Medicaid Cuts: Where’s the Outrage?

March 16, 2010 by · 5 Comments
Filed under: Medicaid, Medicare 
Photo by Optoscalpel

Photo by Optoscalpel

If Medicare services or provider rates were cut, or threatened to be cut to balance the budget, the firestorm would be epic.  Republicans would accuse Democrats suggesting such cuts of stealing from the elderly.  Democrats would accuse Republicans suggesting such cuts of trying to abolish Medicare.  AARP would express outrage, and if it didn’t do so loudly enough tea partiers would urge seniors to burn their AARP cards in an incongruous support of a government health care program.  So where’s the outrage when states faced with budget cuts look first to cut Medicare’s sister program, Medicaid?

A front page story in the New York Times on Tuesday describes cuts in Michigan’s Medicaid budget, resulting in the elimination of some services and reductions in provider fees.  As Medicaid fees were already absurdly low in Michigan, as in many states, the predictable response was that the pool of doctors available to Medicaid beneficiaries shrank even further.  Those lucky enough to find a doctor willing to take the low Medicaid reimbursement must be willing to travel long distances, and give up days of work to get necessary care for their sick children.  The Times described one such case:

Medicaid enrollees in Michigan’s midsection have grown accustomed to long journeys for care. This month, Shannon M. Brown of Winn skipped work to drive her 8-year-old son more than two hours for a five-minute consultation with Dr. Mukkamala. Her pediatrician could not find a specialist any closer who would take Medicaid, she said.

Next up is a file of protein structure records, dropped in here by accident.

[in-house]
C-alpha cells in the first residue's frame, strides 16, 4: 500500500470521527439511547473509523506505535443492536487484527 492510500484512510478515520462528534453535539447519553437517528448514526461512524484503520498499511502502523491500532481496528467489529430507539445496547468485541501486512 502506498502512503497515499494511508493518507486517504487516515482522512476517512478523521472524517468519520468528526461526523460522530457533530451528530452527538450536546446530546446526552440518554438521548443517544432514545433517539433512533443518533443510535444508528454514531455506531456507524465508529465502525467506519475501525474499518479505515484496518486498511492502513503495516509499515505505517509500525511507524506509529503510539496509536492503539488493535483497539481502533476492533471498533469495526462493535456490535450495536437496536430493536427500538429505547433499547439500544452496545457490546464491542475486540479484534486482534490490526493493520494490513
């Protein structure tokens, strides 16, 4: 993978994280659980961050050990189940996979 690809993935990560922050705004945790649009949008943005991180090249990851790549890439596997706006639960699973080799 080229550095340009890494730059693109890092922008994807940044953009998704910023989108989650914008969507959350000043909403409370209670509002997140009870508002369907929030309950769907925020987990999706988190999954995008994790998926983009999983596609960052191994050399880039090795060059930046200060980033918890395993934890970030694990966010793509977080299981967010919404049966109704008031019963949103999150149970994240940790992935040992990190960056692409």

Later this month, she will take the predawn drive again so Dr. Mukkamala can remove her son’s tonsils and adenoids. “He’s going to have to sit in the car for three hours after his surgery,” Mrs. Brown said. “I’m not looking forward to that one.”

Those who can’t locate a participating physician either do without or wait for the condition to become emergent, at which time they seek more expensive hospital care.  How can this program be so dysfunctional?   The Kaiser Family Foundation, in a report posted last month, described the countercyclical nature of Medicaid’s finance structure:

During an economic downturn, unemployment rises and puts upward pressure on Medicaid. As individuals lose employer sponsored insurance and incomes decline, Medicaid enrollment and therefore spending increase. At the same time, revenue losses make it more difficult for states to pay their share of Medicaid spending increases. Specifically, a 1 percentage point increase in the national unemployment rate is estimated to result in 1 million more Medicaid and CHIP enrollees and an additional 1.1 million uninsured at the same time as state revenues are projected to fall by 3 to 4%.

So, states need to increase funding for Medicaid just when they are losing tax revenues and are facing pressures in other public service settings.  As KFF describes in the report, the problem this year was lessened somewhat by the addition of federal stimulus funding; the funding was apparently not enough to support the program in Michigan, and in any event will not persist nearly as long as states’ projected budget problems.

This is not a new problem.  It has often been noted that a health care system for poor people is a poor health system.  The reasons are, unfortunately, quite clear.  Medicare serves (mostly) the elderly of all income groups.  This is a politically powerful bloc: its members vote, and enough of them are financially and socially powerful to protect their turf.  Medicaid covers low-income people, including our lowest wage-earners, poor children, and people with permanent disabilities.  They have little social clout, by definition little money, and not much in the way of a lobby.  So, when times get hard, their programs are on the line.

That brings us to health reform.  The current bills rely heavily on Medicaid to bring coverage to the uninsured.  That is, as the above discussion makes clear, a risky proposition.  In its several forms, current reform bills have promised some increases, often temporary, to the federal share of states’ Medicaid costs.  And in a letter to Congressional leaders following a summit earlier this month, the President acknowledged the precariousness of the network of providers on whom we’ll rely to render that expansion more than a charade: